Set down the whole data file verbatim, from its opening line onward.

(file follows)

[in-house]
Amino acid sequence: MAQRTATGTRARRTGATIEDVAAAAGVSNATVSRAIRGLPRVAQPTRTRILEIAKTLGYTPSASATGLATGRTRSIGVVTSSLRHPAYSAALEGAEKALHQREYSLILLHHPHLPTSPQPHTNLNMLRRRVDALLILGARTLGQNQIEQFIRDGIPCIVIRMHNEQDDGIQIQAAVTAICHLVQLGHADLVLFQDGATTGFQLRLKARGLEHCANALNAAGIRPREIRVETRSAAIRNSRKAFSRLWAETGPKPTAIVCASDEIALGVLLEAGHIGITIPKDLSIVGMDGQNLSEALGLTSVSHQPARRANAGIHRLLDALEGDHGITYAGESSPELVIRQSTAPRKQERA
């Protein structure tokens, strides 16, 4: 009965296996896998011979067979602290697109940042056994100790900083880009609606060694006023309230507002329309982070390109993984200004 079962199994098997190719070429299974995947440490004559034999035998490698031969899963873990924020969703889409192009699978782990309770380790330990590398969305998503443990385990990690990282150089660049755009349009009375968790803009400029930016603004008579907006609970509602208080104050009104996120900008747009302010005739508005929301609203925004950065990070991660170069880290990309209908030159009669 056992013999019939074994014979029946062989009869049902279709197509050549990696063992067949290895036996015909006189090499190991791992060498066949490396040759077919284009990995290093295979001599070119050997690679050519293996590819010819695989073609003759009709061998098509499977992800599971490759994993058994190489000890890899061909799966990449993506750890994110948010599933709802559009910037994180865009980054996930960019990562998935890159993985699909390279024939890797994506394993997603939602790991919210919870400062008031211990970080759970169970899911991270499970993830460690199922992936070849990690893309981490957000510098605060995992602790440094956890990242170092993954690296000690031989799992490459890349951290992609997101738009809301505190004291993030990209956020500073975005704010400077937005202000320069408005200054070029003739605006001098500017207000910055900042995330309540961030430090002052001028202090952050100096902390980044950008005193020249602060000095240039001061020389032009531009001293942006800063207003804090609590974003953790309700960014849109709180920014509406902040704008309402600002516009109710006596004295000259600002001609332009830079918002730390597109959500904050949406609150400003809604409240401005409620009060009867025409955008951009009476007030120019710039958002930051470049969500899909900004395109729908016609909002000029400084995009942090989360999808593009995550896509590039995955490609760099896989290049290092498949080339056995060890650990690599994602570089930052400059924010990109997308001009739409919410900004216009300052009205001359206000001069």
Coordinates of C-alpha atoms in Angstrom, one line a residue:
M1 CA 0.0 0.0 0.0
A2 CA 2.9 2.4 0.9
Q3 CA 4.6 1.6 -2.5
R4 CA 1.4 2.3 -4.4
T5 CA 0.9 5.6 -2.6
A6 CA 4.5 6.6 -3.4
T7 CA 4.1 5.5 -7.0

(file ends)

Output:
[in-house]
Amino acid sequence: MAQRTATGTRARRTGATIEDVAAAAGVSNATVSRAIRGLPRVAQPTRTRILEIAKTLGYTPSASATGLATGRTRSIGVVTSSLRHPAYSAALEGAEKALHQREYSLILLHHPHLPTSPQPHTNLNMLRRRVDALLILGARTLGQNQIEQFIRDGIPCIVIRMHNEQDDGIQIQAAVTAICHLVQLGHADLVLFQDGATTGFQLRLKARGLEHCANALNAAGIRPREIRVETRSAAIRNSRKAFSRLWAETGPKPTAIVCASDEIALGVLLEAGHIGITIPKDLSIVGMDGQNLSEALGLTSVSHQPARRANAGIHRLLDALEGDHGITYAGESSPELVIRQSTAPRKQERA
């Protein structure tokens, strides 16, 4: 009965296996896998011979067979602290697109940042056994100790900083880009609606060694006023309230507002329309982070390109993984200004 079962199994098997190719070429299974995947440490004559034999035998490698031969899963873990924020969703889409192009699978782990309770380790330990590398969305998503443990385990990690990282150089660049755009349009009375968790803009400029930016603004008579907006609970509602208080104050009104996120900008747009302010005739508005929301609203925004950065990070991660170069880290990309209908030159009669 056992013999019939074994014979029946062989009869049902279709197509050549990696063992067949290895036996015909006189090499190991791992060498066949490396040759077919284009990995290093295979001599070119050997690679050519293996590819010819695989073609003759009709061998098509499977992800599971490759994993058994190489000890890899061909799966990449993506750890994110948010599933709802559009910037994180865009980054996930960019990562998935890159993985699909390279024939890797994506394993997603939602790991919210919870400062008031211990970080759970169970899911991270499970993830460690199922992936070849990690893309981490957000510098605060995992602790440094956890990242170092993954690296000690031989799992490459890349951290992609997101738009809301505190004291993030990209956020500073975005704010400077937005202000320069408005200054070029003739605006001098500017207000910055900042995330309540961030430090002052001028202090952050100096902390980044950008005193020249602060000095240039001061020389032009531009001293942006800063207003804090609590974003953790309700960014849109709180920014509406902040704008309402600002516009109710006596004295000259600002001609332009830079918002730390597109959500904050949406609150400003809604409240401005409620009060009867025409955008951009009476007030120019710039958002930051470049969500899909900004395109729908016609909002000029400084995009942090989360999808593009995550896509590039995955490609760099896989290049290092498949080339056995060890650990690599994602570089930052400059924010990109997308001009739409919410900004216009300052009205001359206000001069």
Coordinates of C-alpha atoms in Angstrom, one line a residue:
M1 CA 0.0 0.0 0.0
A2 CA 2.9 2.4 0.9
Q3 CA 4.6 1.6 -2.5
R4 CA 1.4 2.3 -4.4
T5 CA 0.9 5.6 -2.6
A6 CA 4.5 6.6 -3.4
T7 CA 4.1 5.5 -7.0